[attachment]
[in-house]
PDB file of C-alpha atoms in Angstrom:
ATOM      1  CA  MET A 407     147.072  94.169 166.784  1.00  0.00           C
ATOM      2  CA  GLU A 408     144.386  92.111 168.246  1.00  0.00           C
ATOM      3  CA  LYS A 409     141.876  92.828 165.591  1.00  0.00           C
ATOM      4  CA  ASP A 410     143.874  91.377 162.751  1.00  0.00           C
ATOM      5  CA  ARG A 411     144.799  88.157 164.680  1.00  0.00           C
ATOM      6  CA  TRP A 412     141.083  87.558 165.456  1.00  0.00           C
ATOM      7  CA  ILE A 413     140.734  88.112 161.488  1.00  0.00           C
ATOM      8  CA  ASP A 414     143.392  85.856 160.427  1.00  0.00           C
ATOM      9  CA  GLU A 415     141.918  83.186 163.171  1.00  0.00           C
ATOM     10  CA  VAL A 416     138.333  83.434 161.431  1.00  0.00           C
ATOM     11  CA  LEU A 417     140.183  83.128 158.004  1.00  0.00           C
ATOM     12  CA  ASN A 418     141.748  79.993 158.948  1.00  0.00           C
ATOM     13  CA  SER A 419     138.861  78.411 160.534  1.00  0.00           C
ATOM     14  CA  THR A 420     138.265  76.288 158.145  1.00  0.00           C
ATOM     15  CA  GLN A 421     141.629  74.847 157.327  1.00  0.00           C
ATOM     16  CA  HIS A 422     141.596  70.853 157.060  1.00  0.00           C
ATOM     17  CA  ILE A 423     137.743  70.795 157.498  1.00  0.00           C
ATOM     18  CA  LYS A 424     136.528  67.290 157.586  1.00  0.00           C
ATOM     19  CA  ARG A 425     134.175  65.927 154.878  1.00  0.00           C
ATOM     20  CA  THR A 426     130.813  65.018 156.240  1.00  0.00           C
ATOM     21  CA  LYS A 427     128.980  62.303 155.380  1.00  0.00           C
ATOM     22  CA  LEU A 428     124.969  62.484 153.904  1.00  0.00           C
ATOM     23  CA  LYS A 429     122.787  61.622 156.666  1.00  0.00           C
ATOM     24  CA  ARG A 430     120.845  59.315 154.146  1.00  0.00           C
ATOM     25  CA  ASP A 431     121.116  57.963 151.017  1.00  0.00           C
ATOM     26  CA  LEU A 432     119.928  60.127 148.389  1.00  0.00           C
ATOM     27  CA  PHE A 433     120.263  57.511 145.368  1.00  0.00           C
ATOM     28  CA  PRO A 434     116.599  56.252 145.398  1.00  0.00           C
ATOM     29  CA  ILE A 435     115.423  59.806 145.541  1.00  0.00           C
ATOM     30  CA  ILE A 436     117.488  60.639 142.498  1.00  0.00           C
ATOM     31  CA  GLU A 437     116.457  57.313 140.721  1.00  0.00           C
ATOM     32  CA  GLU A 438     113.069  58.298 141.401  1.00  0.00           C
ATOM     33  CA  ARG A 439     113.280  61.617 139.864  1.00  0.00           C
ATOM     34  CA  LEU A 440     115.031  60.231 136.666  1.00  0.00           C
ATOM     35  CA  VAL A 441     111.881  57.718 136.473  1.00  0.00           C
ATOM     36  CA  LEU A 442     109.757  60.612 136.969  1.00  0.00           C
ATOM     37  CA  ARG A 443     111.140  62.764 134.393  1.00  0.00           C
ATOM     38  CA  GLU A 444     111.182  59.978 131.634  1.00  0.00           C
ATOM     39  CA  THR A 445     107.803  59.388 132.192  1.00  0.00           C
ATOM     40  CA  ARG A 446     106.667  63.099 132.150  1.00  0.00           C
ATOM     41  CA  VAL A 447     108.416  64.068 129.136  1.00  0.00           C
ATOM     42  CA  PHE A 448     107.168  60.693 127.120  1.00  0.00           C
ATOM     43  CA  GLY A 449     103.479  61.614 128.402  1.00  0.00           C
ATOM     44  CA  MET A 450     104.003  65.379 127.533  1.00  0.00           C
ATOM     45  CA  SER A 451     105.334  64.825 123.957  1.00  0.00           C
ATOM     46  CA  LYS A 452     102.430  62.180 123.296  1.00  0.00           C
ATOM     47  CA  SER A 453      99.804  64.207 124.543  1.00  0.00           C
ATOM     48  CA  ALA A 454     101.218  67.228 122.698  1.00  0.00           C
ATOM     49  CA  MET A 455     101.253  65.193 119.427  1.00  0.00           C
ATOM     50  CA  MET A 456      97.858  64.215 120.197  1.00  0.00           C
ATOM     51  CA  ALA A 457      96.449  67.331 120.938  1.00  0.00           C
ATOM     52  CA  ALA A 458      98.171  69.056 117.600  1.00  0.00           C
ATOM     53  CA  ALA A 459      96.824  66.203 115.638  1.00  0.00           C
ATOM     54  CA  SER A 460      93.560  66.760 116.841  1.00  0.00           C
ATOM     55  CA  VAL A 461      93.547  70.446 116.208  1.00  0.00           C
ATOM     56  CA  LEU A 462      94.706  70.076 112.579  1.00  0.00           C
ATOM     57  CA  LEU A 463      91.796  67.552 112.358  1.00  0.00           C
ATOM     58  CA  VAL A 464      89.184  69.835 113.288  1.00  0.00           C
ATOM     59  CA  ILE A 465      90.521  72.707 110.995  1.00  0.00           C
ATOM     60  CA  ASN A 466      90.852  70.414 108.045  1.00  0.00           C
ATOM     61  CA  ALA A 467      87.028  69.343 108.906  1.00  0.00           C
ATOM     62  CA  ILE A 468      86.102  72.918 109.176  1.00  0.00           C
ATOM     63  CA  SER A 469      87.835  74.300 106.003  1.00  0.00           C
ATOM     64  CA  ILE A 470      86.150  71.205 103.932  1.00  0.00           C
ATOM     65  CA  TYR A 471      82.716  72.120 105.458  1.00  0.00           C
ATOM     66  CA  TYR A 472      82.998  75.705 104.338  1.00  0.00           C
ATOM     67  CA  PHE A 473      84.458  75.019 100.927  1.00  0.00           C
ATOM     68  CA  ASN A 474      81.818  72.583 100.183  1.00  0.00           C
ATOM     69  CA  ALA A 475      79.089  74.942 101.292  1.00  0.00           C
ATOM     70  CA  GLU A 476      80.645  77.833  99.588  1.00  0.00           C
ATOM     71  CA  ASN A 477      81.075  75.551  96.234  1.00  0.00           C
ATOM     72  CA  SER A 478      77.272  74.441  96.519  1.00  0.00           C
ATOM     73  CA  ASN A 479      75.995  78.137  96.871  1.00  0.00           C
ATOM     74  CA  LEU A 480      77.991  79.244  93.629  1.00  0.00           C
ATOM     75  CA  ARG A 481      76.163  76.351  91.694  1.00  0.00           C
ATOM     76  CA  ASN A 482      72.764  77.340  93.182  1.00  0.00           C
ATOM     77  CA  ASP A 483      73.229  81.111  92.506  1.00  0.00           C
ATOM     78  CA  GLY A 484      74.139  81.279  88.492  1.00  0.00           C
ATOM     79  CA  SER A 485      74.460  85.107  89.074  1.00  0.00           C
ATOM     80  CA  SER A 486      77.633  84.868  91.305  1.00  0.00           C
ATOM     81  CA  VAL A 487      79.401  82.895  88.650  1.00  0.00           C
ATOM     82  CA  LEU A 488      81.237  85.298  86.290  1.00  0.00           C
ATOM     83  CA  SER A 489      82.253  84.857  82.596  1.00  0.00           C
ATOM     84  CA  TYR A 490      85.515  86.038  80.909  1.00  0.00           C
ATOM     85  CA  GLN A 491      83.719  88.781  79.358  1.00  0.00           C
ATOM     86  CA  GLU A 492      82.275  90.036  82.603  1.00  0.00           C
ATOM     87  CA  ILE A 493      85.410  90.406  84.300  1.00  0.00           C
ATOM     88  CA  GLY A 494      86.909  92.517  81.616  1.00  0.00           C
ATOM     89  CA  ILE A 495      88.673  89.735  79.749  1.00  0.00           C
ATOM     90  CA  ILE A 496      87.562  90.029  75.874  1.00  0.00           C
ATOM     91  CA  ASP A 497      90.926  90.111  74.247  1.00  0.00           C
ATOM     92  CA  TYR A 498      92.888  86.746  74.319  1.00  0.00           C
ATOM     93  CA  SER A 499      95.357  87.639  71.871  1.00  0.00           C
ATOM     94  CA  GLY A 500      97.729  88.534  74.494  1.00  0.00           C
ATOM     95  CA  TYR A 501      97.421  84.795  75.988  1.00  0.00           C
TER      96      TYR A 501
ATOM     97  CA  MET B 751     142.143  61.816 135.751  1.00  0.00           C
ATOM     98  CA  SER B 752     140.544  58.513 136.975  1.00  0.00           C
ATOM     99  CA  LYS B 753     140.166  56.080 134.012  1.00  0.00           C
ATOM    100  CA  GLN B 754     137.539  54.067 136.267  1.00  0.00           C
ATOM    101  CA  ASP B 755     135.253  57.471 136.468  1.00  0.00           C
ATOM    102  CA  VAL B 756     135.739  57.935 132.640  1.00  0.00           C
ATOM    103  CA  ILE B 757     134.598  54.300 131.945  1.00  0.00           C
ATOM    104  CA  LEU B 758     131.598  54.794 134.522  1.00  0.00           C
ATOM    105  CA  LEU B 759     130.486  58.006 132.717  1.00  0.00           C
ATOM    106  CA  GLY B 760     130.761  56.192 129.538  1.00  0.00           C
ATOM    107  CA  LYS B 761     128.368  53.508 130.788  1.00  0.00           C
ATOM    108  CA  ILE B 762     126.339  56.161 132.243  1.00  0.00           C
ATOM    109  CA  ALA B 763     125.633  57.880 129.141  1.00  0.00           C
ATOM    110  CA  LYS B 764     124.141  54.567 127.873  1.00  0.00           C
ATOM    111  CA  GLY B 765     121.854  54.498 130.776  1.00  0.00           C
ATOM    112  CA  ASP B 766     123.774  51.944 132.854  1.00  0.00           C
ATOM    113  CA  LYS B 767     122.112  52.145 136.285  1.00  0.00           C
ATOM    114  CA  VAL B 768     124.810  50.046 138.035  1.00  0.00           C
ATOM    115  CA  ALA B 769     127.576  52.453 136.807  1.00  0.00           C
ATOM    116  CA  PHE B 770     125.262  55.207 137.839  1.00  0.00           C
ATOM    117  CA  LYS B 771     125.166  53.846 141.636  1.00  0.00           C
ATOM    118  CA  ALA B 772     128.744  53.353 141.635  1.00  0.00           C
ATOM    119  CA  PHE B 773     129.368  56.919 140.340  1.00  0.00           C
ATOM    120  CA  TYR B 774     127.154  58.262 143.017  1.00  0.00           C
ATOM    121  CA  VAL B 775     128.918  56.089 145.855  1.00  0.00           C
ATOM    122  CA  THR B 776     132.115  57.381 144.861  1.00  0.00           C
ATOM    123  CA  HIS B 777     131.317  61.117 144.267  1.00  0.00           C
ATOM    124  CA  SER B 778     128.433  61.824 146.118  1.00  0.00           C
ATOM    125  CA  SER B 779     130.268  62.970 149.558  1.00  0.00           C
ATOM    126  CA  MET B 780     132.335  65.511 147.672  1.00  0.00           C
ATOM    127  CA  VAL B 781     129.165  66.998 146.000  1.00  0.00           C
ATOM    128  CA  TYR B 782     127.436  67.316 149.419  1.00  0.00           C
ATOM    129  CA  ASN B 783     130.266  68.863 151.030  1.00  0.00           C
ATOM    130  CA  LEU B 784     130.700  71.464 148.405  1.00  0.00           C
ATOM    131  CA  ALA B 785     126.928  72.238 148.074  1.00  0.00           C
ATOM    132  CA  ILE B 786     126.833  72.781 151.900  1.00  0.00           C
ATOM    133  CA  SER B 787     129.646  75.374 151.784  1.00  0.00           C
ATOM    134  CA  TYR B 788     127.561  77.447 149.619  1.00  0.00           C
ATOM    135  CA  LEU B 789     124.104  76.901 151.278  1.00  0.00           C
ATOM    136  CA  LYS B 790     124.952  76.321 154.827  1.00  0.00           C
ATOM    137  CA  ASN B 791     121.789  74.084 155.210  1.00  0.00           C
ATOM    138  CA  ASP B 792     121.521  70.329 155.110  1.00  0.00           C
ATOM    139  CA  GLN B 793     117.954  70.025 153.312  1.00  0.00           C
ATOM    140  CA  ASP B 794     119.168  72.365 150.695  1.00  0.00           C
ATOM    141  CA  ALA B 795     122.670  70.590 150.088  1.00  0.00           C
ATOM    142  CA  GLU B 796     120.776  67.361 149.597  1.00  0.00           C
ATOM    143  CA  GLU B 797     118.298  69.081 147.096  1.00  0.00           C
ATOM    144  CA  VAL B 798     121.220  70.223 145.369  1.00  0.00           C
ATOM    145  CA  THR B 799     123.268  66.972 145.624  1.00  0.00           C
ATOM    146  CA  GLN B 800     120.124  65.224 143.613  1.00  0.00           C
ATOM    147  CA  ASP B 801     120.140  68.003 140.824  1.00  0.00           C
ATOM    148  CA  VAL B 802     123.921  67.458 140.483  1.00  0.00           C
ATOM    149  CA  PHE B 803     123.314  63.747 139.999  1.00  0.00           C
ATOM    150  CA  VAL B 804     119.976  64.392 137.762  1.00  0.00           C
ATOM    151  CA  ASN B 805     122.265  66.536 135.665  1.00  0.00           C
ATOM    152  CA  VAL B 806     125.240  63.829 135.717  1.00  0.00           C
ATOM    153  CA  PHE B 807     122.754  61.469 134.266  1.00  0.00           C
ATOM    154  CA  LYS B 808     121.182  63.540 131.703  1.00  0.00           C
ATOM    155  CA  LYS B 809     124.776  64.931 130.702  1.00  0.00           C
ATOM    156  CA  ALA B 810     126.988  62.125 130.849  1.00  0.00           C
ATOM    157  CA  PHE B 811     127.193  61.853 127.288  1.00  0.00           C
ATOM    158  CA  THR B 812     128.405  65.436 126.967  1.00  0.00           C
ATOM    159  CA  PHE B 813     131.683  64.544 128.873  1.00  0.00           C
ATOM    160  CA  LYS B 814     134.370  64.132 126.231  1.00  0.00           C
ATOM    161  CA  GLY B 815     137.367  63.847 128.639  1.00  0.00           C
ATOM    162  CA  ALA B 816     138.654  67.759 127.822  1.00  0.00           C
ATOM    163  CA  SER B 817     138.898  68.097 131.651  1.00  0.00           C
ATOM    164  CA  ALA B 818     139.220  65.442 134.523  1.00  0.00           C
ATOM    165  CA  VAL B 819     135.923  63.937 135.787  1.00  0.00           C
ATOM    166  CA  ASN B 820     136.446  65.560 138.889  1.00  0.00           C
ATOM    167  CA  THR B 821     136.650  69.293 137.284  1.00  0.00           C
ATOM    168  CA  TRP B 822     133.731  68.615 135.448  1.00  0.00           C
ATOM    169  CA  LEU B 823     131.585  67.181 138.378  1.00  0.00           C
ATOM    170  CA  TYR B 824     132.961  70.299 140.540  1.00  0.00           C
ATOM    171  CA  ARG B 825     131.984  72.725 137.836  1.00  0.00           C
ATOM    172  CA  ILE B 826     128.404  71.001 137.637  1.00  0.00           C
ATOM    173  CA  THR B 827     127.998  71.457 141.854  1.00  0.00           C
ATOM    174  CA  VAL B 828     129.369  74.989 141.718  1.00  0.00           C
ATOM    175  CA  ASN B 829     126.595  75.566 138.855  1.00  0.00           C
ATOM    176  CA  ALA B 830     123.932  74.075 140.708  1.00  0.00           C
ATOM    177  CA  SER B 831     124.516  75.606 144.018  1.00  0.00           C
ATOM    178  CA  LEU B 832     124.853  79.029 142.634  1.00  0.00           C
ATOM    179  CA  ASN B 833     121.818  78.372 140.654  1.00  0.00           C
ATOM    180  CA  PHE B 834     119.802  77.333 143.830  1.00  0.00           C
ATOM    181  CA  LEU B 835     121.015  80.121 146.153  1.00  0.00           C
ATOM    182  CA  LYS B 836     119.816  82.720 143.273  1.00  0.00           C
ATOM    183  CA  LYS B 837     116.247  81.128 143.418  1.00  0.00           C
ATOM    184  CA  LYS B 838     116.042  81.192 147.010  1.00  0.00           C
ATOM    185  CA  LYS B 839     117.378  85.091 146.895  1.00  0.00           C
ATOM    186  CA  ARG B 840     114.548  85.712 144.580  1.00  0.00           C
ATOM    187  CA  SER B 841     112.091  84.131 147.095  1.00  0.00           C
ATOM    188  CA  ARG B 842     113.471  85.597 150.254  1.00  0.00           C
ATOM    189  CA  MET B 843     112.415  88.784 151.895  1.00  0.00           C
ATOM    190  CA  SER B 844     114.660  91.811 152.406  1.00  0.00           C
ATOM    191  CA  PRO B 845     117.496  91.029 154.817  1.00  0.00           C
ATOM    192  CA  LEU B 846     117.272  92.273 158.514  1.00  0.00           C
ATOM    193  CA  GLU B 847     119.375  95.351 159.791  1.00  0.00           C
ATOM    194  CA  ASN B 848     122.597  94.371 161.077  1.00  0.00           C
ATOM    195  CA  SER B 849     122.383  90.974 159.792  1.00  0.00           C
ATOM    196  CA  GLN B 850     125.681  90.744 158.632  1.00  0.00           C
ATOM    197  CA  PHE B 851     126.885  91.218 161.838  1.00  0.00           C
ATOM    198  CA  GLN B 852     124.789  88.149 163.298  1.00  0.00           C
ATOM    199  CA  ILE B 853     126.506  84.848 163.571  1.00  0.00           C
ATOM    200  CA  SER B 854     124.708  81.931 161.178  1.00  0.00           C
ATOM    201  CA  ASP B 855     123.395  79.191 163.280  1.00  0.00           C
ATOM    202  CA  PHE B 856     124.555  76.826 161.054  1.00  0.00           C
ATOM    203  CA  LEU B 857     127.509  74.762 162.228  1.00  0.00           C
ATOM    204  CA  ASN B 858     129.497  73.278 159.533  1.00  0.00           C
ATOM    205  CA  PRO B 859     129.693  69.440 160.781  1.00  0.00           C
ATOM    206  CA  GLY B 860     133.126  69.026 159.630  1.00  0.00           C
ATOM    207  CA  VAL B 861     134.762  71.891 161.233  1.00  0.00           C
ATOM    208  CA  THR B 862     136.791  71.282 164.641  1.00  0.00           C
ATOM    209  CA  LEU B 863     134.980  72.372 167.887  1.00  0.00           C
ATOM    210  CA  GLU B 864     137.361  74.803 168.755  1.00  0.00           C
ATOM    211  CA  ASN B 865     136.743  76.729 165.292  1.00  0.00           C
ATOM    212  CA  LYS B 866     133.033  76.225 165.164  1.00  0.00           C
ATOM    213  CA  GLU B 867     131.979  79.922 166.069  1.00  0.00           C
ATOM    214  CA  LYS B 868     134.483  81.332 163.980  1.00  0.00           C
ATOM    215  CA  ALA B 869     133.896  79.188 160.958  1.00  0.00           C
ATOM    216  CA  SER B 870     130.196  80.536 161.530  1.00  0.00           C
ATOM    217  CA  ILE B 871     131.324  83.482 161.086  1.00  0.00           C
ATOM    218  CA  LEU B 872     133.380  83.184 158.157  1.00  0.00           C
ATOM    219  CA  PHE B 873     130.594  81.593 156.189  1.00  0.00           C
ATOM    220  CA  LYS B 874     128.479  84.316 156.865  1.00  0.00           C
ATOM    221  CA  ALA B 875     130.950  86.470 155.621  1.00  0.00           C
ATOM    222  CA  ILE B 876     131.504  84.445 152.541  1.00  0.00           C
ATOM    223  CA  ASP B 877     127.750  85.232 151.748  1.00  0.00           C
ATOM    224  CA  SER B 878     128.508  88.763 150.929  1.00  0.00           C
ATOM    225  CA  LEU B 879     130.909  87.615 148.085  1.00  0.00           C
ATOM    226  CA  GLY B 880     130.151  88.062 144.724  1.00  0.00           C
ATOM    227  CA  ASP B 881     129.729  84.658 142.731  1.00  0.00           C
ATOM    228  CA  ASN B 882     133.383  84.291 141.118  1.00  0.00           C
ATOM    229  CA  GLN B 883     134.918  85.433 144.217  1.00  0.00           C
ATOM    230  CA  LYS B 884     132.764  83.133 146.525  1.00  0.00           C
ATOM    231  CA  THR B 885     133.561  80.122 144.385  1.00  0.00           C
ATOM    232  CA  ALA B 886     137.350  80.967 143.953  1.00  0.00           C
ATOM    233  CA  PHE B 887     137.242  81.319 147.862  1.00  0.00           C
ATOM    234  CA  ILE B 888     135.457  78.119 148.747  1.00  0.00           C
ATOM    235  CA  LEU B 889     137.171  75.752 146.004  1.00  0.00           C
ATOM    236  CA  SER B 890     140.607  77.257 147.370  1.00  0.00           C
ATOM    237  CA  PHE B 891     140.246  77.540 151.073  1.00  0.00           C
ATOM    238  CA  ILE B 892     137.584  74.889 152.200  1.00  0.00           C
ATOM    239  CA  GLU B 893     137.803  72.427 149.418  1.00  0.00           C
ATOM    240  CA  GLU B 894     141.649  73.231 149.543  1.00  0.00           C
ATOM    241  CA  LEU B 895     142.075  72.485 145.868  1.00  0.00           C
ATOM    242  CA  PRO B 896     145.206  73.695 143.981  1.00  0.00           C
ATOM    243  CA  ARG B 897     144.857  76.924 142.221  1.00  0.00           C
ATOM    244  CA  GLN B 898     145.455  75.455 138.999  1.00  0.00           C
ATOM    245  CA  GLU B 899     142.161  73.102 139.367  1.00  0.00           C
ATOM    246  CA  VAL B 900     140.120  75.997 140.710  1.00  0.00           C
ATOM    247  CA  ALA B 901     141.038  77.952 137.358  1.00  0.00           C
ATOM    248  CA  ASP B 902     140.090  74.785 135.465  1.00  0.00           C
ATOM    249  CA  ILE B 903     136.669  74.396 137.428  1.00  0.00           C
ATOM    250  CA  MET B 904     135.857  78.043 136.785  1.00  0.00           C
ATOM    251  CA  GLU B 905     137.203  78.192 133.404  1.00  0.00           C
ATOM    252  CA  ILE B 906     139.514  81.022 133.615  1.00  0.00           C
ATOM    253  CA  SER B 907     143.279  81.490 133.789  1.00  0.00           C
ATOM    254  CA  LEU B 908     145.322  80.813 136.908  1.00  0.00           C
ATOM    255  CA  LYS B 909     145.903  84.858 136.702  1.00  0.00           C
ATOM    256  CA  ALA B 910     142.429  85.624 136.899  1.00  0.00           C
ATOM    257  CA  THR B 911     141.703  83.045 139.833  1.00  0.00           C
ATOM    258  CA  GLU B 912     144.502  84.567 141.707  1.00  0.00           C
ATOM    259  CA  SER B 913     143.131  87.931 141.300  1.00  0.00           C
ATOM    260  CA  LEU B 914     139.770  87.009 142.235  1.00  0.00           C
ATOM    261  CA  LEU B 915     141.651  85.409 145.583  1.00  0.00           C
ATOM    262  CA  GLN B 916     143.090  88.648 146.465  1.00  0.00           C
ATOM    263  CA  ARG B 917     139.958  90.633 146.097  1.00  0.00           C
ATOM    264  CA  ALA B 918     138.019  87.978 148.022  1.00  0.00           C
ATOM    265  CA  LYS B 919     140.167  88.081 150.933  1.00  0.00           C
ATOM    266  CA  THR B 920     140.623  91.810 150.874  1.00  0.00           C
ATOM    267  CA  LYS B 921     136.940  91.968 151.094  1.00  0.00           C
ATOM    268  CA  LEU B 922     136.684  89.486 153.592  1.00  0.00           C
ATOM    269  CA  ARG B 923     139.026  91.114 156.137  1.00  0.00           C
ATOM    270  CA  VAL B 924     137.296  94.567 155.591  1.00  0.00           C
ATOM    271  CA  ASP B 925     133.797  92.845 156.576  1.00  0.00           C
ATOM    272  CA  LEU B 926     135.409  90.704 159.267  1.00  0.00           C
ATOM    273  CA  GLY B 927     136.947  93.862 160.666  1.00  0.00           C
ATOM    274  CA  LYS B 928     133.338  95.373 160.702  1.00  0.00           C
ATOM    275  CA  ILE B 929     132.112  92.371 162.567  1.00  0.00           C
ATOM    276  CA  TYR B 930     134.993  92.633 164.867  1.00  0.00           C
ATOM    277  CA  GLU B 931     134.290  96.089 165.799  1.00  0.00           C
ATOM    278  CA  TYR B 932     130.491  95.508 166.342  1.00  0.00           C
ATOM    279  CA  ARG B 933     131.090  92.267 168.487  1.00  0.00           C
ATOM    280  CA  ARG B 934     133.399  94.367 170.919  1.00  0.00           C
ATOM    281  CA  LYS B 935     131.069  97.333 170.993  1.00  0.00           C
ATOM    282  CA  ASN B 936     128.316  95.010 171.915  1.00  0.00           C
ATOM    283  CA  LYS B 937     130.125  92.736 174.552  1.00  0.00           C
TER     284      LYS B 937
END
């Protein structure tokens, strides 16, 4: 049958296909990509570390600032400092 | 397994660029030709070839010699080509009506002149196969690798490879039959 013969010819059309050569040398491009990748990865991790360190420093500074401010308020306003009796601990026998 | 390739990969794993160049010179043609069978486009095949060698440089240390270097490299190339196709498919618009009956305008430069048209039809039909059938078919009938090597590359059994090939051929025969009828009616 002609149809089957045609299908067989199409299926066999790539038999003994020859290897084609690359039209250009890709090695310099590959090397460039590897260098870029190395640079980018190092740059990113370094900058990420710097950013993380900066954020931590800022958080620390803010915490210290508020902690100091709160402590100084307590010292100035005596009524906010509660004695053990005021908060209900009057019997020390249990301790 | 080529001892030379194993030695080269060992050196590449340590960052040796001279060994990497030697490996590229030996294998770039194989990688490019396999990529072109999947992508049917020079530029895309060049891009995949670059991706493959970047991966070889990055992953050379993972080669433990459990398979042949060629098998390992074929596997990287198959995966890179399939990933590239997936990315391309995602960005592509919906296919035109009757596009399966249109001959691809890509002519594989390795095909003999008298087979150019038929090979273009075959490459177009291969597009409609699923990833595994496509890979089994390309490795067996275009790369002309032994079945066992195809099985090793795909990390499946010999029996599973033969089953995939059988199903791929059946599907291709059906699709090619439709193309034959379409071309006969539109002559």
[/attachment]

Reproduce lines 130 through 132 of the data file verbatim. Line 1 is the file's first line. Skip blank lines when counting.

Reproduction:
ATOM    128  CA  TYR B 782     127.436  67.316 149.419  1.00  0.00           C
ATOM    129  CA  ASN B 783     130.266  68.863 151.030  1.00  0.00           C
ATOM    130  CA  LEU B 784     130.700  71.464 148.405  1.00  0.00           C